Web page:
Three-Dimensional Elastomeric Scaffolds Designed with Cardiac-Mimetic Structural and Mechanical Features
Author(s)Neal, Rebekah A.; Jean, Aurelie H.; Park, Hyoungshin; Wu, Patrick B.; Hsiao, James C.; Engelmayr, George C.; Langer, Robert; Freed, Lisa E.; ... Show more Show less
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Tissue-engineered constructs, at the interface of material science, biology, engineering, and medicine, have the capacity to improve outcomes for cardiac patients by providing living cells and degradable biomaterials that can regenerate the native myocardium. With an ultimate goal of both delivering cells and providing mechanical support to the healing heart, we designed three-dimensional (3D) elastomeric scaffolds with (1) stiffnesses and anisotropy mimicking explanted myocardial specimens as predicted by finite-element (FE) modeling, (2) systematically varied combinations of rectangular pore pattern, pore aspect ratio, and strut width, and (3) structural features approaching tissue scale. Based on predicted mechanical properties, three scaffold designs were selected from eight candidates for fabrication from poly(glycerol sebacate) by micromolding from silicon wafers. Large 20×20 mm scaffolds with high aspect ratio features (5:1 strut height:strut width) were reproducibly cast, cured, and demolded at a relatively high throughput. Empirically measured mechanical properties demonstrated that scaffolds were cardiac mimetic and validated FE model predictions. Two-layered scaffolds providing fully interconnected pore networks were fabricated by layer-by-layer assembly. C2C12 myoblasts cultured on one-layered scaffolds exhibited specific patterns of cell elongation and interconnectivity that appeared to be guided by the scaffold pore pattern. Neonatal rat heart cells cultured on two-layered scaffolds for 1 week were contractile, both spontaneously and in response to electrical stimulation, and expressed sarcomeric α-actinin, a cardiac biomarker. This work not only demonstrated several scaffold designs that promoted functional assembly of rat heart cells, but also provided the foundation for further computational and empirical investigations of 3D elastomeric scaffolds for cardiac tissue engineering.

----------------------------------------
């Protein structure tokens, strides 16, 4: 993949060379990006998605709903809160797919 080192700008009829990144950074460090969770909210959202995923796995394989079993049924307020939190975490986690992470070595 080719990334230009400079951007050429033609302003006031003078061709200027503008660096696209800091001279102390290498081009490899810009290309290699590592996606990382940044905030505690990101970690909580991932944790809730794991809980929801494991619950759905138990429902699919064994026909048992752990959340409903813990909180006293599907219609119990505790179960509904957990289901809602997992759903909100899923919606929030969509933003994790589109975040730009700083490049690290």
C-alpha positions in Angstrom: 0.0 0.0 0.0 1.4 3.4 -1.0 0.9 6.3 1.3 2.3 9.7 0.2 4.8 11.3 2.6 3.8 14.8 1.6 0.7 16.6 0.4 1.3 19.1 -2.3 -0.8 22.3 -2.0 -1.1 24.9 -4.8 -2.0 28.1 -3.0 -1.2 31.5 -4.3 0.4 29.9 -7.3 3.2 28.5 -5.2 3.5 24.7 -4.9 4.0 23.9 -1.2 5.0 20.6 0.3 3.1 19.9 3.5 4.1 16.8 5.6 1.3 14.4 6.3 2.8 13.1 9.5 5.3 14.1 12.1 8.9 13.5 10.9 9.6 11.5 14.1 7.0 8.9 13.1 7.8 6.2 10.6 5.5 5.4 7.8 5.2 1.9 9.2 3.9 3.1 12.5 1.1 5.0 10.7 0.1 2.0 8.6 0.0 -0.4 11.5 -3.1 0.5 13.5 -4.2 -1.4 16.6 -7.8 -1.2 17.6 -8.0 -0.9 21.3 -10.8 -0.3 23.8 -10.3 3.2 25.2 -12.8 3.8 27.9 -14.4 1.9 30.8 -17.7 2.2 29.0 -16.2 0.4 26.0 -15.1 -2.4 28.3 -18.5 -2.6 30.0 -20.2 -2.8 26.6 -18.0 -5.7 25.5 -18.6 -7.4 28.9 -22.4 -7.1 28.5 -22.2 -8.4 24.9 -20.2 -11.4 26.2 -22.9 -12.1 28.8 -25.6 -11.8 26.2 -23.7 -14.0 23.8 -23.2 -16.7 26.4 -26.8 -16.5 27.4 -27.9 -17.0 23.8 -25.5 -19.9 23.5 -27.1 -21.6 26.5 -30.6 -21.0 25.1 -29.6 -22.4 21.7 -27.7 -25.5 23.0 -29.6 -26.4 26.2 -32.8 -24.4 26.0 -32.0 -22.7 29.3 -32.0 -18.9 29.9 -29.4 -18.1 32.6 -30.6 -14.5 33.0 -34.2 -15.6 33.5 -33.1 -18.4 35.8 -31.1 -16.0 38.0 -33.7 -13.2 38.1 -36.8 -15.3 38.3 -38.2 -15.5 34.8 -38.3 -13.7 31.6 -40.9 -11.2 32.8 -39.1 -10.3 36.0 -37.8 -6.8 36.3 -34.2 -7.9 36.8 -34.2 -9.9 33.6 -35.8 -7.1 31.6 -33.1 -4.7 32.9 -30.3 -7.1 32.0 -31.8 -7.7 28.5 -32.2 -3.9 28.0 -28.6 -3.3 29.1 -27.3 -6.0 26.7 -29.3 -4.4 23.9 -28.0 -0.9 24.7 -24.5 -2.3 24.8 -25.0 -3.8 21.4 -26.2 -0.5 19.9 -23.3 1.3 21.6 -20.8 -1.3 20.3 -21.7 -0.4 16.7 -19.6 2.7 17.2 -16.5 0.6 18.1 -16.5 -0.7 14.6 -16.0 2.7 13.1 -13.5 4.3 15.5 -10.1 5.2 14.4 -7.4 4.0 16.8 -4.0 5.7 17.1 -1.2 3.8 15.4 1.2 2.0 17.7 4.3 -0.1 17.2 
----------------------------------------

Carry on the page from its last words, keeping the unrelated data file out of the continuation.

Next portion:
DepartmentInstitute for Medical Engineering and Science; David H. Koch Institute for Integrative Cancer Research at MIT; Harvard University--MIT Division of Health Sciences and Technology; Massachusetts Institute of Technology. Department of Aeronautics and Astronautics
Tissue Engineering Part A
Mary Ann Liebert, Inc.
Neal, Rebekah A. et al. “Three-Dimensional Elastomeric Scaffolds Designed with Cardiac-Mimetic Structural and Mechanical Features.” Tissue Engineering Part A 19.5-6 (2013): 793–807. Copyright © 2013 Mary Ann Liebert, Inc. publishers
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